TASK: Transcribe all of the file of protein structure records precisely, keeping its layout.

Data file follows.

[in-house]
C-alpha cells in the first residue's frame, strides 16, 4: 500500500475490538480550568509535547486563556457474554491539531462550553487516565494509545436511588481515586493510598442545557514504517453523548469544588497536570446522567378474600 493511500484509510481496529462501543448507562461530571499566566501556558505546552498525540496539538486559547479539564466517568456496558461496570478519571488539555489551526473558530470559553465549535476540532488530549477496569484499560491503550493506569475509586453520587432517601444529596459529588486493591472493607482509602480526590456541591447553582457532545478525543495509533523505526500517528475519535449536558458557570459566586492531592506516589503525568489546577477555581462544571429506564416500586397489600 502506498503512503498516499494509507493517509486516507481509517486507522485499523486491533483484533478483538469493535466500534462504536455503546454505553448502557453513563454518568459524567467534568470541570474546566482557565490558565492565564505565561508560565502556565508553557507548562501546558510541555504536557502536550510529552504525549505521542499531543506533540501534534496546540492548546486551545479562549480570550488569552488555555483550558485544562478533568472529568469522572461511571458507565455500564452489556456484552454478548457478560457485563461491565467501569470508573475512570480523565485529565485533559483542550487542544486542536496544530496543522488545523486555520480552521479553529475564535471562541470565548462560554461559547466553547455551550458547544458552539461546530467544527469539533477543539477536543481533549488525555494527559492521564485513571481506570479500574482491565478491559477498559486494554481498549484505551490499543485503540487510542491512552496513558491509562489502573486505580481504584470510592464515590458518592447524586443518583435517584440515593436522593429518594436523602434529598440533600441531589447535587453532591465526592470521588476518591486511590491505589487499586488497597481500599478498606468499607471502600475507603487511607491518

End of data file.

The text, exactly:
[in-house]
C-alpha cells in the first residue's frame, strides 16, 4: 500500500475490538480550568509535547486563556457474554491539531462550553487516565494509545436511588481515586493510598442545557514504517453523548469544588497536570446522567378474600 493511500484509510481496529462501543448507562461530571499566566501556558505546552498525540496539538486559547479539564466517568456496558461496570478519571488539555489551526473558530470559553465549535476540532488530549477496569484499560491503550493506569475509586453520587432517601444529596459529588486493591472493607482509602480526590456541591447553582457532545478525543495509533523505526500517528475519535449536558458557570459566586492531592506516589503525568489546577477555581462544571429506564416500586397489600 502506498503512503498516499494509507493517509486516507481509517486507522485499523486491533483484533478483538469493535466500534462504536455503546454505553448502557453513563454518568459524567467534568470541570474546566482557565490558565492565564505565561508560565502556565508553557507548562501546558510541555504536557502536550510529552504525549505521542499531543506533540501534534496546540492548546486551545479562549480570550488569552488555555483550558485544562478533568472529568469522572461511571458507565455500564452489556456484552454478548457478560457485563461491565467501569470508573475512570480523565485529565485533559483542550487542544486542536496544530496543522488545523486555520480552521479553529475564535471562541470565548462560554461559547466553547455551550458547544458552539461546530467544527469539533477543539477536543481533549488525555494527559492521564485513571481506570479500574482491565478491559477498559486494554481498549484505551490499543485503540487510542491512552496513558491509562489502573486505580481504584470510592464515590458518592447524586443518583435517584440515593436522593429518594436523602434529598440533600441531589447535587453532591465526592470521588476518591486511590491505589487499586488497597481500599478498606468499607471502600475507603487511607491518